Textile unions pile pressure on Rantšo

Textile unions pile pressure on Rantšo

MASERU – TEXTILE unions this week demanded that Prime Minister Thomas Thabane should fire Labour Minister Keketso Rantšo whom they blamed for the poor wages in the textile sector. The unions tabled the demands in a letter of grievances they submitted to Deputy Prime Minister Monyane Moleleki on behalf of the premier on Tuesday.

The workers downed tools for a day and marched to the Moshoeshoe I Statue in central Maseru to present their grievances.
They said they were not happy with the five percent wage increase awarded by Rantšo. They want a 20 percent hike on their wages.
The workers said Rantšo had rejected their proposal for a 20 percent wage increment. They said the minimum wage board had met on numerous occasions to deliberate on the wage increment for 2020/21 and advise the minister accordingly.
The board failed to come to an agreement.

The unions argue that in terms of the Labour Code the minister is vested with the power to make a determination on the matter.
Before that there has to be a recommendation issued by the minister seeking public opinions for a period of 30 days.
The unions say Rantšo already issued the recommendations on February 21 for public opinion for final determination of minimum wages gazette.
They say after receiving the minister’s recommendation, they started consulting workers who strongly rejected the recommendations by the minister.
The five unions are Lentsoe la Sechaba, Independent Democratic Union of Lesotho (IDUL), United Textile Employees (UNITE), National Clothing Textile and Allied Workers Union (NACTWU) and the Lesotho Workers Association (LEWA).

But their petition was not new music to Thabane’s ears because last year they expressed the same demands.
The unions are adamant that Rantšo is not fit to hold the position of minister.
Tšepang Makakole, deputy secretary general of IDUL, said Rantšo “should be shown the door as she has proven to be unfit for the office”.
Makakole said they want answers from Thabane before a gazette for the new salaries is released.
“It should not be after 20th March this year,” he said.

NACTWU spokesperson, Sam Mokhele, said they want their minimum wage reviewed.
Mokhele said they have realised that Rantšo took the question to the people over a 5.6 percent and 6 percent wage hike which was not discussed with workers.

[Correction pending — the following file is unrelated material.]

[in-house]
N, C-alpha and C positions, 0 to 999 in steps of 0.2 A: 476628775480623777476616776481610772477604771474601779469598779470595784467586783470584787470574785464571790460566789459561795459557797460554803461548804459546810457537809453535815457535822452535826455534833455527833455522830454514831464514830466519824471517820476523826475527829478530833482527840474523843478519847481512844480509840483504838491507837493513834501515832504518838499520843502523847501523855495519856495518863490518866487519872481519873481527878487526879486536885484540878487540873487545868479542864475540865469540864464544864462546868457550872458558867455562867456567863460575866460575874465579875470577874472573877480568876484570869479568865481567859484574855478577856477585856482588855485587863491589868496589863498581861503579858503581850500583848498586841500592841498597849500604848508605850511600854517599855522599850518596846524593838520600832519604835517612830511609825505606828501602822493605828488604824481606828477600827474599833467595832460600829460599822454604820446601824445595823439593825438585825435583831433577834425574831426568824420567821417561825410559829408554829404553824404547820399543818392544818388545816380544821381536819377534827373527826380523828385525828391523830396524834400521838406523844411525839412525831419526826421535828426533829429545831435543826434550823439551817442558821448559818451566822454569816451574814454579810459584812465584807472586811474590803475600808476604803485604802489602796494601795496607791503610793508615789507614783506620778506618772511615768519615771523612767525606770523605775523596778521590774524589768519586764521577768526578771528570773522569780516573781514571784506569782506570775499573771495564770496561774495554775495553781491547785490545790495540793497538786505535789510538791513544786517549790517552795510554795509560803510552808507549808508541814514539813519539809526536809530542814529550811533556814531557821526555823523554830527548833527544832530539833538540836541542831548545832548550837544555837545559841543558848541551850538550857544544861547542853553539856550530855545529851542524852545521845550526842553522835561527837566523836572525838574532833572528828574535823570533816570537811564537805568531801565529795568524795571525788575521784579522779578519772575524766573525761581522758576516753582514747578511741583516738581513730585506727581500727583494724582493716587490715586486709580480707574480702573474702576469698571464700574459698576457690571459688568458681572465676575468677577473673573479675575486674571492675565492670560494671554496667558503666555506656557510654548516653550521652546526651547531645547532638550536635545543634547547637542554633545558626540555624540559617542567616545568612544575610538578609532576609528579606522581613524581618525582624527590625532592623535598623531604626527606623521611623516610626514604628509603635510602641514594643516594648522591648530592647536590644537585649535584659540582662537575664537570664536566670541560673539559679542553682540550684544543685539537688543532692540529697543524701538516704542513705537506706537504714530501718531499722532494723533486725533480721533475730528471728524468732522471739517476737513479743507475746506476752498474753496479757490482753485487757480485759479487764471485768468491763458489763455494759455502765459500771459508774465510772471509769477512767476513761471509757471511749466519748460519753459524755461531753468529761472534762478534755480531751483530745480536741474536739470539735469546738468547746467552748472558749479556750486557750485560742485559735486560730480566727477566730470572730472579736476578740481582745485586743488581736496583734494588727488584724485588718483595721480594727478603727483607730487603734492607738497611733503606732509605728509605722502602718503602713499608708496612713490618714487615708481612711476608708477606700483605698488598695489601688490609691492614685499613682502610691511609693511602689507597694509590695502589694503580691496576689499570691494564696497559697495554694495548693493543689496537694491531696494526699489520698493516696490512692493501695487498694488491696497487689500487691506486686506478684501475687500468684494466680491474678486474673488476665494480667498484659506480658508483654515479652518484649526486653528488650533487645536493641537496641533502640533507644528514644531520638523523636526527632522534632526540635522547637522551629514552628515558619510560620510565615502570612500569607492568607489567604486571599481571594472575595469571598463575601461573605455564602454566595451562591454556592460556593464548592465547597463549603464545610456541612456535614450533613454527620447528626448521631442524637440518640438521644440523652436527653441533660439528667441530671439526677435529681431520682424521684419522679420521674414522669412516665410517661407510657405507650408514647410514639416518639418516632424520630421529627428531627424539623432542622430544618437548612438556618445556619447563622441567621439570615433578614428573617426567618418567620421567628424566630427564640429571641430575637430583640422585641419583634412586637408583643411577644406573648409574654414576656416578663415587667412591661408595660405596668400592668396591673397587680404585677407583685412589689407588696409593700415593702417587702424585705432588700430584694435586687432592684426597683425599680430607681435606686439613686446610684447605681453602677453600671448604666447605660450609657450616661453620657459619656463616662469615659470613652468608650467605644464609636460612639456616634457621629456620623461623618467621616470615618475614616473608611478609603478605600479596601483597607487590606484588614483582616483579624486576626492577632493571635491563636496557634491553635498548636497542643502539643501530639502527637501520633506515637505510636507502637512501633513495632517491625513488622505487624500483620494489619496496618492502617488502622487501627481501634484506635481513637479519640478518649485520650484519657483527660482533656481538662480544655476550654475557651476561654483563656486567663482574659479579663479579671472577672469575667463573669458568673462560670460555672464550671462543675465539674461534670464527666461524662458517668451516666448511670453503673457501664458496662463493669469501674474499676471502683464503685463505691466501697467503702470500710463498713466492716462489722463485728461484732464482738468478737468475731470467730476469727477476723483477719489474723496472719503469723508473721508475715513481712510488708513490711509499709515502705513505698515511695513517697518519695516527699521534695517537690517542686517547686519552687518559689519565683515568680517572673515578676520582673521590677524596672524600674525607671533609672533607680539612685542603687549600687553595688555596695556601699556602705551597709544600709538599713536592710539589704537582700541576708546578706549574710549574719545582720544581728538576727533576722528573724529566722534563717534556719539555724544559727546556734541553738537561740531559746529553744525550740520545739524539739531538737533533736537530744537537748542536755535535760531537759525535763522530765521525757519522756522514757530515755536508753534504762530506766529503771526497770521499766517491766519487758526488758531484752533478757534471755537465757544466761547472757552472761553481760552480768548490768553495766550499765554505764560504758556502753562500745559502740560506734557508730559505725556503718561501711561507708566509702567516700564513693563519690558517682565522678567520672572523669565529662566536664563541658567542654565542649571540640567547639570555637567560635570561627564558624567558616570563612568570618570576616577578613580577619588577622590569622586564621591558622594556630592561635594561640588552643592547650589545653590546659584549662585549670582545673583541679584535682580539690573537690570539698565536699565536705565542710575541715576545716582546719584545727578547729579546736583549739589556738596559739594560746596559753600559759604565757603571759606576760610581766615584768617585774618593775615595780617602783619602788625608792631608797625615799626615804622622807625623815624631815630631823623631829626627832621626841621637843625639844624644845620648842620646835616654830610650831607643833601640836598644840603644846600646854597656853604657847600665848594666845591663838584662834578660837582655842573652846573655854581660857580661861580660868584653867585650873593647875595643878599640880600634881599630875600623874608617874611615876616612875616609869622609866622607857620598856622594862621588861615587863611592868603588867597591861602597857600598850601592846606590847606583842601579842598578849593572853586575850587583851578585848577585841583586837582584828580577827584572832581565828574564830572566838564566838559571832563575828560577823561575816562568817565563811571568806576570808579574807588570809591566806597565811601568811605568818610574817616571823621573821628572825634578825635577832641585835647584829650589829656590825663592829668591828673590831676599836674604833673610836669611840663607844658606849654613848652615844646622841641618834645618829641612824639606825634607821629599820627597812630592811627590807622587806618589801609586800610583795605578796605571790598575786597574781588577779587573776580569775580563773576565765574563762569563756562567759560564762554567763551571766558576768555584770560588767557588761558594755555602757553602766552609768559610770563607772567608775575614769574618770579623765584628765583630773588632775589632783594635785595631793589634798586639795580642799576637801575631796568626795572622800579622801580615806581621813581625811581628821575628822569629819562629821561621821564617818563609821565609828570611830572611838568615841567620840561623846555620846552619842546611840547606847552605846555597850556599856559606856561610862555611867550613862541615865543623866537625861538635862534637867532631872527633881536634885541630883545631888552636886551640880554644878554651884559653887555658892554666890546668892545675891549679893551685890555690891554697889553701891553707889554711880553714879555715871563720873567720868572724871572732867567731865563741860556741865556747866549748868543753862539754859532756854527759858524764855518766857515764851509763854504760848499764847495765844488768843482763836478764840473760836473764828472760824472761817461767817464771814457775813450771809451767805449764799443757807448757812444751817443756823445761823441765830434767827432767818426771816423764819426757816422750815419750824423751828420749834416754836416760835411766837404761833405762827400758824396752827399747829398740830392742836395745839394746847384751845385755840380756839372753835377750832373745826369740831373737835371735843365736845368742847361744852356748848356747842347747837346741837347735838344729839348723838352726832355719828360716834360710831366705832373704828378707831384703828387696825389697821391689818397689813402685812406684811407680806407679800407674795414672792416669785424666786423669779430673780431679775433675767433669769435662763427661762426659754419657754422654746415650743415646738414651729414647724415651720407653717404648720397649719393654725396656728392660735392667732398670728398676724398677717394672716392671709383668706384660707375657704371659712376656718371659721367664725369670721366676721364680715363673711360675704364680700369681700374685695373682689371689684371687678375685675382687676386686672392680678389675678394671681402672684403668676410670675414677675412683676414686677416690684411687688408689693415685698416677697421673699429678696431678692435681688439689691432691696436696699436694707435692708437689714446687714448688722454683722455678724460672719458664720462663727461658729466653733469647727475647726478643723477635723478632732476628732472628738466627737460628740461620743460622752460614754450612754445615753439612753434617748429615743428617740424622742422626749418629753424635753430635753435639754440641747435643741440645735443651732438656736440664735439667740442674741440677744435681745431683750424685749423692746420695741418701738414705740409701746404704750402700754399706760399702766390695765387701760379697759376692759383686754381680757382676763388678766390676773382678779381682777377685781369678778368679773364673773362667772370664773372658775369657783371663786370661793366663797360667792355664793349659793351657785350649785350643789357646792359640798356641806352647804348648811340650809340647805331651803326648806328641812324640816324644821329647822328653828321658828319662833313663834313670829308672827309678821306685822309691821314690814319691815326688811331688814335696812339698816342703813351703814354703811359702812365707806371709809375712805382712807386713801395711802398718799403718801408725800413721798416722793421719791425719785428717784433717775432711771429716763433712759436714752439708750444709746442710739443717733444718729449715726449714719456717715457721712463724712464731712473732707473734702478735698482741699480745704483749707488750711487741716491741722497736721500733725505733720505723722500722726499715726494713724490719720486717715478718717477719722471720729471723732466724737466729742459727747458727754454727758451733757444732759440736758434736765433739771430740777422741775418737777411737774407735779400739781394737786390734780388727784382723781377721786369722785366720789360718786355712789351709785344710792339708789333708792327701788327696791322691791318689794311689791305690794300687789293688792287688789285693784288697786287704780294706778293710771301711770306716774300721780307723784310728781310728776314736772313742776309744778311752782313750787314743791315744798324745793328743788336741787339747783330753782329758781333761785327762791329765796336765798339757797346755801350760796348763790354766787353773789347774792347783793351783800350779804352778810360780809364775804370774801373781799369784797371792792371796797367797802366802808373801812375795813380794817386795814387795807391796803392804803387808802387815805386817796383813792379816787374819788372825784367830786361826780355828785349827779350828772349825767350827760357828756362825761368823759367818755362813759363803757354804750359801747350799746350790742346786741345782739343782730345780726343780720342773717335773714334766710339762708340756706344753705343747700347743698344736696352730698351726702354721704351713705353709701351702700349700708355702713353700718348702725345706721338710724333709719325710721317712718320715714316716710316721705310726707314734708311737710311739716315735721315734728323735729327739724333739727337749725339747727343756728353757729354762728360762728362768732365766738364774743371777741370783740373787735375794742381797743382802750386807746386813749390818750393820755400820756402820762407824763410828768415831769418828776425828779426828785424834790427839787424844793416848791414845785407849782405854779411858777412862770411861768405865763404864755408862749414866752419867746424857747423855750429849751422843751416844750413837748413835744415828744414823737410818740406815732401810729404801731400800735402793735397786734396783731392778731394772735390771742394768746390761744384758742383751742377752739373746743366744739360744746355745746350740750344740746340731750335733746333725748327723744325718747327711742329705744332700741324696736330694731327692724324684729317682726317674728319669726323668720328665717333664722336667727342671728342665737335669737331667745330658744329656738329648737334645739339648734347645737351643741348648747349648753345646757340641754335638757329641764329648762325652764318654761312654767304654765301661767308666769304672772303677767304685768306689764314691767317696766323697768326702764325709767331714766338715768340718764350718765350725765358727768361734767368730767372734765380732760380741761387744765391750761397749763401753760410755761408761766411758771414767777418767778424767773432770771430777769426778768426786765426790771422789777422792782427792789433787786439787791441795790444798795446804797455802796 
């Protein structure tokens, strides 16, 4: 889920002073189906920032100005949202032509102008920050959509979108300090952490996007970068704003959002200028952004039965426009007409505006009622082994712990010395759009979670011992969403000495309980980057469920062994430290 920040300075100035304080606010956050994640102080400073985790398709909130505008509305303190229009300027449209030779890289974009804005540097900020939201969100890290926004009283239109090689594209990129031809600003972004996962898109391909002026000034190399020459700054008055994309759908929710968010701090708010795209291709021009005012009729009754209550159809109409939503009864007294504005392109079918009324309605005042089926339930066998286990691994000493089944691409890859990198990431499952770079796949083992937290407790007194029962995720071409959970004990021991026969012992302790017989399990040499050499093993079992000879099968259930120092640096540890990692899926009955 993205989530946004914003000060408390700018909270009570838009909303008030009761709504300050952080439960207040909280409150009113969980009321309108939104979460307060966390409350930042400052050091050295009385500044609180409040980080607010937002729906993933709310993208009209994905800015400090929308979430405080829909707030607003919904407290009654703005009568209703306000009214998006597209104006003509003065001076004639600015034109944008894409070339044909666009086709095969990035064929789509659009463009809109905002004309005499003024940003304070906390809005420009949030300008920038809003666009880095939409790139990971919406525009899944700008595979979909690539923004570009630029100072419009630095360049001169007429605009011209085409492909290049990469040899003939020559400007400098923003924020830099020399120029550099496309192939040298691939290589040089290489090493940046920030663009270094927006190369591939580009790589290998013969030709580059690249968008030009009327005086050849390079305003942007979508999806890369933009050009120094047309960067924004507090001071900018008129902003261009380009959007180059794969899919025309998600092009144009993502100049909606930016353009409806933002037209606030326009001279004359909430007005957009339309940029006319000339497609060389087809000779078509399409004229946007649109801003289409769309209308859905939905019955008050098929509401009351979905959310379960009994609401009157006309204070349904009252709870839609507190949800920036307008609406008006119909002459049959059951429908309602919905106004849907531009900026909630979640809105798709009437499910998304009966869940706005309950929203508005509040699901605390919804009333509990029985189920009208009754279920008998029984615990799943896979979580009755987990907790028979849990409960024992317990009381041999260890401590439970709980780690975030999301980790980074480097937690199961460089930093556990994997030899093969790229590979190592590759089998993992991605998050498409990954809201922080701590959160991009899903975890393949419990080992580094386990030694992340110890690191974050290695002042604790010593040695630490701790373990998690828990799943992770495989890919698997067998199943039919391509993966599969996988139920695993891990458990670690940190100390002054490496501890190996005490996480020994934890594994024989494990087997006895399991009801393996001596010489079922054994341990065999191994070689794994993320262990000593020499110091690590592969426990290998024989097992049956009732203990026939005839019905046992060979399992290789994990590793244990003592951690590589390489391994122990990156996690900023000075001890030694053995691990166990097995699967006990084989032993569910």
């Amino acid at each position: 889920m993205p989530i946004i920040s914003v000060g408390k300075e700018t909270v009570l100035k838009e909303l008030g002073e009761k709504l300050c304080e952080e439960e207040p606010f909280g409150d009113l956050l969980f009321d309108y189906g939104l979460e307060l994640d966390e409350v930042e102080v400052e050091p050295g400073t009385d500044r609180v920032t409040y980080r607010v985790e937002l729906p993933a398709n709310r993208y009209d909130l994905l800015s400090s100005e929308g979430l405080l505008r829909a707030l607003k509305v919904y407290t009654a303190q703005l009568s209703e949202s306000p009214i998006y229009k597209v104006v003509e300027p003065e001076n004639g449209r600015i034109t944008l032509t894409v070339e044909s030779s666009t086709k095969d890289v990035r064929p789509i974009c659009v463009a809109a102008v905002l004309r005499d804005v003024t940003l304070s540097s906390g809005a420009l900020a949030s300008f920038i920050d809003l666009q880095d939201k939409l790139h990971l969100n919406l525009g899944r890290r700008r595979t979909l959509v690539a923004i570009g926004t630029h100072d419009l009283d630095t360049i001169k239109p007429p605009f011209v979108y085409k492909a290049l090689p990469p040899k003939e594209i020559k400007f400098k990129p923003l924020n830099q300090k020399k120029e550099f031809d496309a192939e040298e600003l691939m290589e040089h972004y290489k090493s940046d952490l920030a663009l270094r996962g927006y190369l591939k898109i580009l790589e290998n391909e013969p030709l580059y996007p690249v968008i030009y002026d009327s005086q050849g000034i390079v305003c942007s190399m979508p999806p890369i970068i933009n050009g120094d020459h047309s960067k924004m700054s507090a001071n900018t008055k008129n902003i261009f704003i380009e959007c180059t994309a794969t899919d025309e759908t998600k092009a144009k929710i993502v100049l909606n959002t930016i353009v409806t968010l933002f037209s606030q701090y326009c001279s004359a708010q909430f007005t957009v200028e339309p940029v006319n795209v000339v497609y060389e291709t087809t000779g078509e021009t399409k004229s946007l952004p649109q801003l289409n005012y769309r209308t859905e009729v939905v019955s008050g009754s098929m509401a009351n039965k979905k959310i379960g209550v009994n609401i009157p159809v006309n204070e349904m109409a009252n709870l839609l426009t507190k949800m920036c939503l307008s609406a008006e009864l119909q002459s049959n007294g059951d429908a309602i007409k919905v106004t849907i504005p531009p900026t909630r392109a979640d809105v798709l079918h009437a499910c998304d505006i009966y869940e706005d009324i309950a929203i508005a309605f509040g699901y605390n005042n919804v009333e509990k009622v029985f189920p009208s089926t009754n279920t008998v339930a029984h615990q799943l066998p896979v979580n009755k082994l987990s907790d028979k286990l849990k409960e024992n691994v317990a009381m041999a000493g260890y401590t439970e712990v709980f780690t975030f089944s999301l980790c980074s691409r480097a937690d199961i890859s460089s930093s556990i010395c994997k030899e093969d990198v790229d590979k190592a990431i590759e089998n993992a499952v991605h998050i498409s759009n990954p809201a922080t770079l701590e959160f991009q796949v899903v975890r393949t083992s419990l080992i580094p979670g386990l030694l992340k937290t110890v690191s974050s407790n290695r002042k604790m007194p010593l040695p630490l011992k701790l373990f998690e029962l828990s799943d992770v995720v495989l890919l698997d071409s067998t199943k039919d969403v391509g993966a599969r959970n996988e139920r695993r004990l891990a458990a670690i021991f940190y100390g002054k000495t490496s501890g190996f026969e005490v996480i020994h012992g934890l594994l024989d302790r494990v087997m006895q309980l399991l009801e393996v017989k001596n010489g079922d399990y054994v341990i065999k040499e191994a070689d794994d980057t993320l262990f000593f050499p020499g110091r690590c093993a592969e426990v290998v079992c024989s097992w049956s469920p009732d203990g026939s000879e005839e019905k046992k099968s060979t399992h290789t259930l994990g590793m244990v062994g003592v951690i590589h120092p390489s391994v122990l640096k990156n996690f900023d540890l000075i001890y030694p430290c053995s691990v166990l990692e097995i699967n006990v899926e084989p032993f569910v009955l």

He said other sectors were given 5.4 percent.
He said Rantšo did not consider other factors like families of workers in coming up with the wage proposals.
He said workers in other sectors get 14 weeks maternity leave while factory workers get only six weeks.

Mokhele said the threat of the coronavirus was real since some of their bosses come from China.
Mokhele said so far they have not been told anything clear by the Ministry of Health and therefore they demand a response within seven days.
May Rathakane, deputy secretary general of IDUL, said workers are not happy with how the ministry handles their matters.
Khethang Suthisi, the NACTWU president, said they teamed up with other unions to let the Prime Minister know that the private sector is not happy.
He said they want their minimum wage reviewed.

He argued that Rantšo took the question to the people without first engaging in discussions with them.
Deputy Prime Minister Monyane Moleleki promised to pass the grievances to the Prime Minister.
He said he is proud that Basotho do peaceful marches without threatening peace and stability.

The unions gave the petition to Moleleki in the presence of Rantšo, who did not respond to their grievances.
They were holding placards written “Keketso should be fired, we want our money and we deserve protection from Corona.”
Rantšo, in an interview later, denied the allegation that she failed to consult unions before coming up with the wage percentage.
She said she had been working together with the workers’ unions.

“It is not true that I did not consult the unions before deciding,” Rantšo said.
She said employers also had their own proposal on the minimum wage.
She said the issue of maternity leave is in the revised Labour Code.

“I asked them when they will give me the law so that I table it in Parliament,” she said.
She accused the unions of not telling the truth.
Rantšo said there was even a false report about coronavirus in the factories only to find that the suspected Chinese nationals had been safely quarantined.
“I went there and found out that the Chinese had done a good job by secluding the Chinese nationals who had just arrived into the country,” she said.

Nkheli Liphoto

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